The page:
All of what we do is to open us and connect our actions with that, the love of God we see embodied in Christ, and the Spirit that endures.  This goes for our theology as well as liturgy.  Shane Claiborne, who has tried to live out the path of Jesus about as literally as one can says “If your theology does not make you more loving…get rid of your theology.  And choose love.”[1]There is a standard within the standard, not the syrupy sentimental toothless love, but love that empowers and transforms. 

            I suppose you might suspect, then, that we should do away with our tired rituals and liturgy.  Maybe, if they’re truly tired, though we’d have to figure out what to replace them with, for we need practices to hold us, comfort us and challenge us when we need. We can also breathe back into them. Last Wednesday was Ash Wednesday, when we receive the ashes on our body to remind ourselves of the need to be held to account for what we have done or left undone, not to impose shame or guilt, but to be meaningfully released from those things by committing to our own transformation.  That’s the true work of repentance, and it’s not just an individual act, it’s a corporate act.  Our individual actions our bound up in much greater actions done in our name or with our tacit permission.  We receive ashes reminding us of our mortality, to avoid this death-avoiding culture of ours, and to rest in the one in whom we rest in life and in death.  We receive the ashes to remember we came from the dust, from the ground, from the soil, the earth, and in doing so we accept the invitation to restore or fashion a more whole relationship with her.  A new UN IPCC Climate Report came out this week and it is beckoning us to accept that invitation.  Turning away doesn’t make it go away.  While we will all be affected, the poor will suffer the most, and what would Jesus, what would Amos, say of us if we didn’t accept the invitation of ashes?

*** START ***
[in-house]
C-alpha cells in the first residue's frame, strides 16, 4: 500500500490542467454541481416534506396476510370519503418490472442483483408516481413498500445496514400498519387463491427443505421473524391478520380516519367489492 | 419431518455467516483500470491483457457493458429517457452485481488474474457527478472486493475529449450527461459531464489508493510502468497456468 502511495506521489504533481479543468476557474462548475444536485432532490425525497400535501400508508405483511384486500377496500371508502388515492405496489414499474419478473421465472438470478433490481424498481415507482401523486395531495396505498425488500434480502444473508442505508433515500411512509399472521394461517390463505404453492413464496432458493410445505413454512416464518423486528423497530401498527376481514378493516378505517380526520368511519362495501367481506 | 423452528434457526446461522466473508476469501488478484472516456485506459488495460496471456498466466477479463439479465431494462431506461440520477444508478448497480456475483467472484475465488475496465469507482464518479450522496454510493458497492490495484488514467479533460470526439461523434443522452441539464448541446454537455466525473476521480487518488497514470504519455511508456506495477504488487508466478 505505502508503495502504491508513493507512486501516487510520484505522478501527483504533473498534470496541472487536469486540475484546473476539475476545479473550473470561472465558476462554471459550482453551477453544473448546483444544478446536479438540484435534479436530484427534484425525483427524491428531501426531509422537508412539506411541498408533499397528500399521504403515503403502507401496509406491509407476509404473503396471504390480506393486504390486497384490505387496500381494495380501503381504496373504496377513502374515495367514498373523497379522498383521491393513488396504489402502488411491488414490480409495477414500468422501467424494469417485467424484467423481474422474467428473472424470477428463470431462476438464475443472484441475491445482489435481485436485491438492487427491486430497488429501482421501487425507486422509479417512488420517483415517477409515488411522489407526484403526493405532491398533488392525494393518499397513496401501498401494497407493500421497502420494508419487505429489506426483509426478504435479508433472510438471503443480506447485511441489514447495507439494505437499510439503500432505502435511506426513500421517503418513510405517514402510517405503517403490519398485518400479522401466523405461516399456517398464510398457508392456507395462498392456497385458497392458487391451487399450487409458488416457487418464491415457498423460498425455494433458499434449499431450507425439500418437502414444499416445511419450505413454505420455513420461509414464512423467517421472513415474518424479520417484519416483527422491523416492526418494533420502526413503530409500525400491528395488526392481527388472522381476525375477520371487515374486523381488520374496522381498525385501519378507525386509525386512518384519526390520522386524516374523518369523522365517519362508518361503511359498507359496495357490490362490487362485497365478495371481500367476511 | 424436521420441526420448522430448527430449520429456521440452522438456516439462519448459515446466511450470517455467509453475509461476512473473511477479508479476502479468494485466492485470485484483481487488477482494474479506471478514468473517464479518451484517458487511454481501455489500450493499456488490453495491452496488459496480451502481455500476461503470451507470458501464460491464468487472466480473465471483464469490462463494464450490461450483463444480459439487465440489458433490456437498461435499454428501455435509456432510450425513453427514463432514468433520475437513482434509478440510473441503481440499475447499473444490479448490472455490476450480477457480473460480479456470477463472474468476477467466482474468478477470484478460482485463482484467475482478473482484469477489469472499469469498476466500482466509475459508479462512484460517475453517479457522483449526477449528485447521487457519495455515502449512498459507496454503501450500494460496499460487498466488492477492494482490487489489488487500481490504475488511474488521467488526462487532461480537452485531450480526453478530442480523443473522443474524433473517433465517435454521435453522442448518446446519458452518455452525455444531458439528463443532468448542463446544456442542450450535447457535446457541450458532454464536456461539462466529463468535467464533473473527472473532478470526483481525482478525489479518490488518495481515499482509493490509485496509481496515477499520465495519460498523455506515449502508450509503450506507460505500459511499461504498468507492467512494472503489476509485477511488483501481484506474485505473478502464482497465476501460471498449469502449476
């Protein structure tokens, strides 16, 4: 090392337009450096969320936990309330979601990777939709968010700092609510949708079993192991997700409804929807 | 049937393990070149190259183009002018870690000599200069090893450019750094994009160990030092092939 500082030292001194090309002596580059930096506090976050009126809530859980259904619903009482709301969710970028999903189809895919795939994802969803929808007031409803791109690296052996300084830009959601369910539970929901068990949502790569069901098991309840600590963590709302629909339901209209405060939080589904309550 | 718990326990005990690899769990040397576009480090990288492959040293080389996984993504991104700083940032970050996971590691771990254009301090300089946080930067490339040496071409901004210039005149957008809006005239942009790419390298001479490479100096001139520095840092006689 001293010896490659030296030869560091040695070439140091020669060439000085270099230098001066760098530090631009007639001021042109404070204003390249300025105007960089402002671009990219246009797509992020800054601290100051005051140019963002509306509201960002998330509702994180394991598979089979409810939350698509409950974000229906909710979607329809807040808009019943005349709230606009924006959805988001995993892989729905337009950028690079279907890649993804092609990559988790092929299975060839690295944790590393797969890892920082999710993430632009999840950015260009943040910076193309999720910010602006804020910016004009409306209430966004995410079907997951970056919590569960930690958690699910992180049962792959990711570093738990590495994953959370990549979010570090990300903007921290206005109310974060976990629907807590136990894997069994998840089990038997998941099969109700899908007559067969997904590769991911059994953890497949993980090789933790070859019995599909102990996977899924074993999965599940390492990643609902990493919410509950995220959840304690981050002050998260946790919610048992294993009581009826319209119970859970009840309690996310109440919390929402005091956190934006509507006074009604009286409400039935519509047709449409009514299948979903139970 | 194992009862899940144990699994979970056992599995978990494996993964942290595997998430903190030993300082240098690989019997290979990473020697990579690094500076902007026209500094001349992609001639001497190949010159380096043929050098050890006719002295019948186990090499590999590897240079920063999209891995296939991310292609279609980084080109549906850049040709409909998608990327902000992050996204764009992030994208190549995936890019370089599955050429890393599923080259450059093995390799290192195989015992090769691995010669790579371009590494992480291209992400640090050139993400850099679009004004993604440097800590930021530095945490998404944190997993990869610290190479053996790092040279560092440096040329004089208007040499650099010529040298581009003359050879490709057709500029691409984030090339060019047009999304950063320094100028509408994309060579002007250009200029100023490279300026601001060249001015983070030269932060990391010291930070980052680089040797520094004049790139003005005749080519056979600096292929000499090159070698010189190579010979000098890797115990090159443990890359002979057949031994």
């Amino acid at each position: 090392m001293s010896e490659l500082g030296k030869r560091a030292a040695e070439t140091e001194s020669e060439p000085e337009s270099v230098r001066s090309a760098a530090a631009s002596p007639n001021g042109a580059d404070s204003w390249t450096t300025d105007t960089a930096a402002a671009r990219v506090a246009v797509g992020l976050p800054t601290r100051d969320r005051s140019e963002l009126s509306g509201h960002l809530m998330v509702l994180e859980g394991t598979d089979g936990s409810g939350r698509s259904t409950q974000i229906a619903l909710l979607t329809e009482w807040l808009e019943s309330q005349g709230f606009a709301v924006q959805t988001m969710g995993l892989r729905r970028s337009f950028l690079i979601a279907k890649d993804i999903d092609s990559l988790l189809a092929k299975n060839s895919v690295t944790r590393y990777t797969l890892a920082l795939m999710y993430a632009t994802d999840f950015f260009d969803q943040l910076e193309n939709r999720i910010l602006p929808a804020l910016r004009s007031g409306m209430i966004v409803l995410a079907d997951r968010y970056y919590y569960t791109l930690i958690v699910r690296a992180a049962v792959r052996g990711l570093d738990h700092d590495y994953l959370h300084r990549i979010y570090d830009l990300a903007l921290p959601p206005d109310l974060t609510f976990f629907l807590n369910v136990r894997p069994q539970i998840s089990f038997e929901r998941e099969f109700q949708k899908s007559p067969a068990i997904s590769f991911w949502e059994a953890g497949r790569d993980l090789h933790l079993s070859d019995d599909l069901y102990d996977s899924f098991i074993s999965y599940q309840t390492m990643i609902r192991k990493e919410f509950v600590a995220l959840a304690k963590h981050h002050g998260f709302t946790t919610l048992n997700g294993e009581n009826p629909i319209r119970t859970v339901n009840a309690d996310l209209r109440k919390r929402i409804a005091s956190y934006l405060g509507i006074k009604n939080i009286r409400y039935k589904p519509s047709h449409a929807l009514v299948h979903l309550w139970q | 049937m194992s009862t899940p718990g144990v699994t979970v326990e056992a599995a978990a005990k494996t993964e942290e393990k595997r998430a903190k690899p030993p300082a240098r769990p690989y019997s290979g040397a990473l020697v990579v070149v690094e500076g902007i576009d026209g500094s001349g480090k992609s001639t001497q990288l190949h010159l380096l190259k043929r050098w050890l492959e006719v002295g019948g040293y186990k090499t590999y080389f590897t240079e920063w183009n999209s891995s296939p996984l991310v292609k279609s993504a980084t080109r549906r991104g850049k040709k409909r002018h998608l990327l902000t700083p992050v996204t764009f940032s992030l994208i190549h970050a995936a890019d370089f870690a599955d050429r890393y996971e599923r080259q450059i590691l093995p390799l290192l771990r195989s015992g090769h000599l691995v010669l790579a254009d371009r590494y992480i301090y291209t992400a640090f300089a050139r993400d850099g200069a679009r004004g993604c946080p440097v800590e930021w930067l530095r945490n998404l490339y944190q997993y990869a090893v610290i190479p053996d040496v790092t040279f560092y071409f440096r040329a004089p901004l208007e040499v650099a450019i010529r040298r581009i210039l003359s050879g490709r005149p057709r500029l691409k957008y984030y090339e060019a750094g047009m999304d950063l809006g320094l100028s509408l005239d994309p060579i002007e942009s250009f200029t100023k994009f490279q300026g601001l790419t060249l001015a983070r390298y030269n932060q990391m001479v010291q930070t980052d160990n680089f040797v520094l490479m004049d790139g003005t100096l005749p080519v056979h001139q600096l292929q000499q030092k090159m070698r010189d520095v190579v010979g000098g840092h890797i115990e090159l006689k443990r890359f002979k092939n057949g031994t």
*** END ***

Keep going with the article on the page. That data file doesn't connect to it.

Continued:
In a moment we take communion, when we say we remember Jesus, and so in remembering the breaking of the bread, we are reminded to rush into the broken places to see if the people who’ve flipped their truck are okay, to ask bigger questions about whether they’ll be okay even if they’re okay.  We distribute enough bread for everyone and in doing so ask how various people do not have access to adequate bread, or access to adequate housing, or medical care, or education.  We remember the sacrifice of Jesus and cultivate a sense of for what or for whom would we be willing to sacrifice.  We pour the cup and acknowledge how we have been poured out, and how graciously God has poured out God’s self in the wonder of creation, which provides for us and provides us beauty.  We toast to the promise of the covenant God has made with us in Christ and we seek to become covenant people, who keep their promise of abiding love for one another and for others.  We get filled at this table, reuniting with the saints, and though full we nourish a hunger and thirst for righteousness, and for a day when all can gather at table in peace, security, and stability. 

            We begin Lent, that sacred pilgrimage, by watching Jesus calling to account those who polished the outside of tombs yet were rotten inside.  We finish by watching him march to the tomb where he would clean it from the inside out forevermore.